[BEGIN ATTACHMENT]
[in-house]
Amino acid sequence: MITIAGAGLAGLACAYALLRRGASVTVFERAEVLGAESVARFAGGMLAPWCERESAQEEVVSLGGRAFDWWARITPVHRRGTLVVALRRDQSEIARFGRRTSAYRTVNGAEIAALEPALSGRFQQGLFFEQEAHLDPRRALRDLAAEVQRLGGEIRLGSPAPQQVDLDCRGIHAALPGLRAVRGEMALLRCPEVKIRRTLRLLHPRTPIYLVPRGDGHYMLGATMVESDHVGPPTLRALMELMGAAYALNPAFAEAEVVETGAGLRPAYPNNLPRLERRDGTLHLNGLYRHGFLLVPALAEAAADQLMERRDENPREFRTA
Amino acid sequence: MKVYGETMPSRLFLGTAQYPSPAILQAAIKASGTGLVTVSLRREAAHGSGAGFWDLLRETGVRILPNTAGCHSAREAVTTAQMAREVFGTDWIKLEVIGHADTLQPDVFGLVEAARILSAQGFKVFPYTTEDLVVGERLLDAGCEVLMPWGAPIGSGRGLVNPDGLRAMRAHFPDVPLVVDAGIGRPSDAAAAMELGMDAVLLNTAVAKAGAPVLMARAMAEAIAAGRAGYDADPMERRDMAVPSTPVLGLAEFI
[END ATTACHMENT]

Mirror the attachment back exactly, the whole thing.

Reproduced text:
[in-house]
Amino acid sequence: MITIAGAGLAGLACAYALLRRGASVTVFERAEVLGAESVARFAGGMLAPWCERESAQEEVVSLGGRAFDWWARITPVHRRGTLVVALRRDQSEIARFGRRTSAYRTVNGAEIAALEPALSGRFQQGLFFEQEAHLDPRRALRDLAAEVQRLGGEIRLGSPAPQQVDLDCRGIHAALPGLRAVRGEMALLRCPEVKIRRTLRLLHPRTPIYLVPRGDGHYMLGATMVESDHVGPPTLRALMELMGAAYALNPAFAEAEVVETGAGLRPAYPNNLPRLERRDGTLHLNGLYRHGFLLVPALAEAAADQLMERRDENPREFRTA
Amino acid sequence: MKVYGETMPSRLFLGTAQYPSPAILQAAIKASGTGLVTVSLRREAAHGSGAGFWDLLRETGVRILPNTAGCHSAREAVTTAQMAREVFGTDWIKLEVIGHADTLQPDVFGLVEAARILSAQGFKVFPYTTEDLVVGERLLDAGCEVLMPWGAPIGSGRGLVNPDGLRAMRAHFPDVPLVVDAGIGRPSDAAAAMELGMDAVLLNTAVAKAGAPVLMARAMAEAIAAGRAGYDADPMERRDMAVPSTPVLGLAEFI